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Can math predict our growth and diseases?

A biologist and mathematician are studying mathematics in biology. Their goal is to recreate the mathematics behind the "emergence of function" within a cell. They want to give biologists algorithms for cell division in development, and possibly, how to predict when it will go wrong in cancers.


How do our genes give rise to proteins, proteins to cells, and cells to tissues and organs? What makes a cluster of cells become a liver, or a muscle? The incredible complexity of how these biological systems interact boggles the mind — and drives the work of biomedical scientists around the world. Now a mathematician and biologist are formalizing a way of thinking about these concepts that may help us understand our bodies successes and failures, and those incidents in other living things.

Writing in the Proceedings of the National Academy of Sciences PNAS, the pair from the University of Michigan (U-M) Medical School and University of California, Berkeley introduce a framework for using math to understand how genetic information along with the interactions between cells, can give rise to a particular type of tissue.

They note it's a highly idealized plan — and cannot that takes into account every detail of this process, called 'emergence of function'. But, by making a simplified mathematical model, they hope to create a tool scientists find useful in understanding what is expected to happen over time in living tissue.

Indika Rajapakse PhD, U-M Medical School assistant professor of computational medicine, and Stephen Smale PhD, Berkeley professor emeritus, have worked independently on these concepts for several years. They draw on the work of Alan Turing, the pioneering British mathematician. Turing is famous for creating a predefined set of rules to determine a result — the result being breaking secret coded war plans — from a set of variables Nazi code writers were changing daily. The "Turing machine" is the computer algorithm which helped end WWII.

Toward the end of his life, Turing began looking at the mathematics underpinning natural patterns of stripes, spots and spirals in living things. The reaction–diffusion theory of morphogenesis attemps to explain the biological process causing an organism to develop its shape.  Alan Turing predicted a mechanism for morphogenesis based on two different chemical signals — one activating growth and one deactivating growth — which would set up patterns for an organism's development. His theory came decades before scientists actually observed and verified that such signalling patterns exist.


"Our approach adapts Turing's technique, combining genome dynamics within a cell and the diffusion dynamics between cells."

Indika Rajapakse PhD, Assistant Professor, Computational Medicine and Bioinformatics, University of Michigan Medical School, Ann Arbor, Michigan, USA.


Rajapakse's team of biologists and engineers capture human genome dynamics in three dimensions using biochemistry together with high resolution imaging. Stephen Smale PhD, is considered a pioneer of modeling dynamical systems that change over time and in space. He won the Fields Medal in 1966 — the highest prize in mathematics.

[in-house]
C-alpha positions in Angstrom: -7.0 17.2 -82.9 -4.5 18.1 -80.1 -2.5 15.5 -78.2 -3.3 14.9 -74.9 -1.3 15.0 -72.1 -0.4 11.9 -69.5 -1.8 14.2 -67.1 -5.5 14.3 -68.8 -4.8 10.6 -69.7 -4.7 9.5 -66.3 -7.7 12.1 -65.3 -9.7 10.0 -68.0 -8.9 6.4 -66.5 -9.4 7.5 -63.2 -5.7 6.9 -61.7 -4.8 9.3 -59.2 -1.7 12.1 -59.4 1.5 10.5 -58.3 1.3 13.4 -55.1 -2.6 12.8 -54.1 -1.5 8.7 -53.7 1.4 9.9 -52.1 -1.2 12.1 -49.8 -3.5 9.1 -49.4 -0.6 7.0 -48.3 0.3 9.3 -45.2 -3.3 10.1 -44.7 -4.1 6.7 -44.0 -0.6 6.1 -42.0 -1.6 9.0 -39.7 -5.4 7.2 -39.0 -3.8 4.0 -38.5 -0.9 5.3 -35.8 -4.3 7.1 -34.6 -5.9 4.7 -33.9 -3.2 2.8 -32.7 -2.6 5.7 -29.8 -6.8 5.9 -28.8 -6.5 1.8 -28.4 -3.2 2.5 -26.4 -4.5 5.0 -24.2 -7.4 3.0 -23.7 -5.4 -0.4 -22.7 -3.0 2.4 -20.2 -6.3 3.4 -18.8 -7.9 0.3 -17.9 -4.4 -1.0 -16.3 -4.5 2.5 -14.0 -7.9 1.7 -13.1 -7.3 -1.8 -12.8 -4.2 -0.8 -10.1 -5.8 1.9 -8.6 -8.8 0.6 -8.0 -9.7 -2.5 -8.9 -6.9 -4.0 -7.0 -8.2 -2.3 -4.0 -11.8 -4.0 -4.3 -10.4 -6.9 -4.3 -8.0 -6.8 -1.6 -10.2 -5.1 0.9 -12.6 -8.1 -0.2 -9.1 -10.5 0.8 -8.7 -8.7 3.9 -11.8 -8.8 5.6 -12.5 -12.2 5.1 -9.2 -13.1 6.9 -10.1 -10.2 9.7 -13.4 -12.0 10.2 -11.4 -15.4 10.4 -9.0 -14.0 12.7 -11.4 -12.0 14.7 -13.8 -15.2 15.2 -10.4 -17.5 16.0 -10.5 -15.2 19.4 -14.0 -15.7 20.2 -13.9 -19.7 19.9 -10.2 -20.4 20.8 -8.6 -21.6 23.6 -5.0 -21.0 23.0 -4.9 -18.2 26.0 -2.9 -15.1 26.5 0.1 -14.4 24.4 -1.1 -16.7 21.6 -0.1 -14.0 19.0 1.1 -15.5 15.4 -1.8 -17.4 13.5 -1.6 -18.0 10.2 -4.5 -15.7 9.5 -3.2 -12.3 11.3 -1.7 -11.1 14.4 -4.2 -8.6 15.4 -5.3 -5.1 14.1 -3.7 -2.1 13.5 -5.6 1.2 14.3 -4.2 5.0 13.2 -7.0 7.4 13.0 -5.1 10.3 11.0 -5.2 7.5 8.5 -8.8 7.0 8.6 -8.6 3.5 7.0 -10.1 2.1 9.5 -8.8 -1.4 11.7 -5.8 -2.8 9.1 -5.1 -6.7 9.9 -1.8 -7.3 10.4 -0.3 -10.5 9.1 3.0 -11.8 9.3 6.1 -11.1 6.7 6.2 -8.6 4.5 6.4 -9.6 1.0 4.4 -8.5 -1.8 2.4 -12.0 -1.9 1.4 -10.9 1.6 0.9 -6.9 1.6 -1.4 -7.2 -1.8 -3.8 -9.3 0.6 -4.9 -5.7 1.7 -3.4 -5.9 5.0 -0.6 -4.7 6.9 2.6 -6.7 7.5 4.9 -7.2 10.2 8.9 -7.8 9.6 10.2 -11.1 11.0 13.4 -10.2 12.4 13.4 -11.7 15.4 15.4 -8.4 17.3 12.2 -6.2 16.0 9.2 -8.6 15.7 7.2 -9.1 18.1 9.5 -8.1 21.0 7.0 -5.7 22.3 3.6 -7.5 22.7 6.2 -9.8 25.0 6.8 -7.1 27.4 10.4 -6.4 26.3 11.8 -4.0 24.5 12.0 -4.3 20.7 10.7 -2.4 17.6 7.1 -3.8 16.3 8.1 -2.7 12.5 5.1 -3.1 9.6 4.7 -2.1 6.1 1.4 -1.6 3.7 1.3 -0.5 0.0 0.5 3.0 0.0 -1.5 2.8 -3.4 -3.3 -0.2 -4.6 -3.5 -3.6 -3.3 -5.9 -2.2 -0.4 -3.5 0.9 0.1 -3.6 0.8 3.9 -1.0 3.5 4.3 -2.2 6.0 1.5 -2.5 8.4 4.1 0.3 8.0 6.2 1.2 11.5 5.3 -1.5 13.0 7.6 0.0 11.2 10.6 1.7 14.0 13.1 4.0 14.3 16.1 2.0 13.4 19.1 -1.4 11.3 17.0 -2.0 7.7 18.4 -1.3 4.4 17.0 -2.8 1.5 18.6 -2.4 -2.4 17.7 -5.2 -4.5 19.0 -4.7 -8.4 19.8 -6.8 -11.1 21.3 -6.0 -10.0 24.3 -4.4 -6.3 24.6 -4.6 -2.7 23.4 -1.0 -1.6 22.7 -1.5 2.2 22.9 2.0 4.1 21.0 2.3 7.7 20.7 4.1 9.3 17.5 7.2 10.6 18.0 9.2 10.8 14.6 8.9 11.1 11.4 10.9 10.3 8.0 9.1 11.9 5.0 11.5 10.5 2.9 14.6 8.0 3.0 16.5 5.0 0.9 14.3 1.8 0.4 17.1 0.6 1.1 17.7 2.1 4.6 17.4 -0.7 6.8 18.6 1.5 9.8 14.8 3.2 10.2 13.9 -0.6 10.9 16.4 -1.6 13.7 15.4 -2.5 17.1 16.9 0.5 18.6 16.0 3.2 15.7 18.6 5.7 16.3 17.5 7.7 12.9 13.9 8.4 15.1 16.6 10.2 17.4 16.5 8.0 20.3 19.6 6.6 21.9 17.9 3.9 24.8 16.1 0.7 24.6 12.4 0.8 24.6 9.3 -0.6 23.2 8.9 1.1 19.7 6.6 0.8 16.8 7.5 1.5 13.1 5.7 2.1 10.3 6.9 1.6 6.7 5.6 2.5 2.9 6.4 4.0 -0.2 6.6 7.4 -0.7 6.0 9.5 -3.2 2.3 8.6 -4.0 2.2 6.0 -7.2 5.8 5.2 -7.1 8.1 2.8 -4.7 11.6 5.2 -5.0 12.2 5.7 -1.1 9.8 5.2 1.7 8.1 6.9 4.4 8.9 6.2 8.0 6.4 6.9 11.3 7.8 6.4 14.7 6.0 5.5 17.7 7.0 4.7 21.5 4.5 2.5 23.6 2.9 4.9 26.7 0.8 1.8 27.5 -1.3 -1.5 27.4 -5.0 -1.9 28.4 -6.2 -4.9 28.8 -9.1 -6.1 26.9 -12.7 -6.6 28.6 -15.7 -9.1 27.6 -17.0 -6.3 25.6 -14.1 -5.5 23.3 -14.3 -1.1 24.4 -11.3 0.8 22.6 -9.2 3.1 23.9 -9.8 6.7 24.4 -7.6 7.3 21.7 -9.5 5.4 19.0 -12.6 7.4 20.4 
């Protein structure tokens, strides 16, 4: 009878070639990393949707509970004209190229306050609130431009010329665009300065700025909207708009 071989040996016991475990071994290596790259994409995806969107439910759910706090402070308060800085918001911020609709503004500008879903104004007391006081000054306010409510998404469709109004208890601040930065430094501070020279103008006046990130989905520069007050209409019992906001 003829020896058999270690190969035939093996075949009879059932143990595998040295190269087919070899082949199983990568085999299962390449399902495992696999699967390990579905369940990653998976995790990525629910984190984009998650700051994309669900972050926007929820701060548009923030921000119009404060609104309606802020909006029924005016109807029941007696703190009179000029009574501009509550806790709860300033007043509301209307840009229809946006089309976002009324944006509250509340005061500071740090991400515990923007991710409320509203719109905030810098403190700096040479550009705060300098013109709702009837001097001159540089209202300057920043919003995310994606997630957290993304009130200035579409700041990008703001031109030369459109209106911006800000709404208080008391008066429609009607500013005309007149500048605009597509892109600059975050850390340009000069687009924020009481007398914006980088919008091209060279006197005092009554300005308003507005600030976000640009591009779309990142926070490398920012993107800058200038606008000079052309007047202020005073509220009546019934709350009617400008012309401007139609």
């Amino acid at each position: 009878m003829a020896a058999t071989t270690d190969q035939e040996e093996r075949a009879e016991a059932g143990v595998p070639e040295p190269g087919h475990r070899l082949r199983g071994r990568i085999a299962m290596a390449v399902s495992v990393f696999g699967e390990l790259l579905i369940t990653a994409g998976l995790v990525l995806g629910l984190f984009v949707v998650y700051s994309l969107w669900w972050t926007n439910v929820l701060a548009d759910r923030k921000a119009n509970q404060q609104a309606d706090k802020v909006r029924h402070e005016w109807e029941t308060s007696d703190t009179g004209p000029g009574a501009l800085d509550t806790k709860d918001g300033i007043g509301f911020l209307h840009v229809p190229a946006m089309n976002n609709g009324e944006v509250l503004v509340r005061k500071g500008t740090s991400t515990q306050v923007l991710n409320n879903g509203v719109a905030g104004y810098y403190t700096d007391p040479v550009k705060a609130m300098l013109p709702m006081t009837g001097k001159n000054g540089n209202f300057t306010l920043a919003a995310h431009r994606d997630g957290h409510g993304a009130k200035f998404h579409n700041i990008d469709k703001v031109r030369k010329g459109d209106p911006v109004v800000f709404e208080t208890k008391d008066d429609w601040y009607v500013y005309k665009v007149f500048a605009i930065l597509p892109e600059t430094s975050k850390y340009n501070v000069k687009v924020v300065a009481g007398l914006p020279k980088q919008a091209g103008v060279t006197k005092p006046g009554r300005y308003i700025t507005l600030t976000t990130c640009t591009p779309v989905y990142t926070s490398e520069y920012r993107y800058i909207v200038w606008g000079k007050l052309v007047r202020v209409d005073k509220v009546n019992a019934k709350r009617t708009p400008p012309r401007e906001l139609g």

An organism's genes remain the same throughout life, however, how a cell uses that information does not remain the same.

Genes may be "hardwired" into a cell, but how they are expressed/function depends on factors such as the epigenetic tags added by environmental factors.


The Defense Advanced Research Projects Agency, or DARPA now funds Rajapakse's research exploring the emergence of function. Rajapakse will focuse on cancer and cell reprogramming, collaborating with fellow members of the U-M Translational Oncology Program and Thomas Ried MD, at the National Cancer Institute. Their goal is to use mathematics to explain the latest results of basic cancer research.

The 19th International Conference on Mathematical and Computational Biology is being held October 30 - 31, 2017 in Barcelona, Spain.

Significance
A basic problem in biology is understanding how information from a single genome gives rise to function in a mature multicellular tissue. Genome dynamics stabilize to give rise to a protein distribution in a given cell type, which in turn gives rise to the identity of a cell. We build a highly idealized mathematical foundation that combines the genome (within cell) and the diffusion (between cell) dynamical forces. The trade-off between these forces gives rise to the emergence of function. We define emergence as the coordinated effect of individual components that establishes an objective not possible for an individual component. Our setting of emergence may further our understanding of normal tissue function and dysfunctional states such as cancer.

Abstract
This work presents a mathematical study of tissue dynamics. We combine within-cell genome dynamics and diffusion between cells, so that the synthesis of the two gives rise to the emergence of function, akin to establishing “tissue homeostasis.” We introduce two concepts, monotonicity and a weak version of hardwiring. These together are sufficient for global convergence of the tissue dynamics.

Key words: diffusion emergence genome dynamics monotonicity tissue dynamics

Reference: PNAS, February 14, 2017 doi: 10.1073/pnas.1621145114
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Using advanced mathematics, researchers hope to create models of biological systems
that help our understanding of normal development as well as diseases.
Image Credit: University of Michigan


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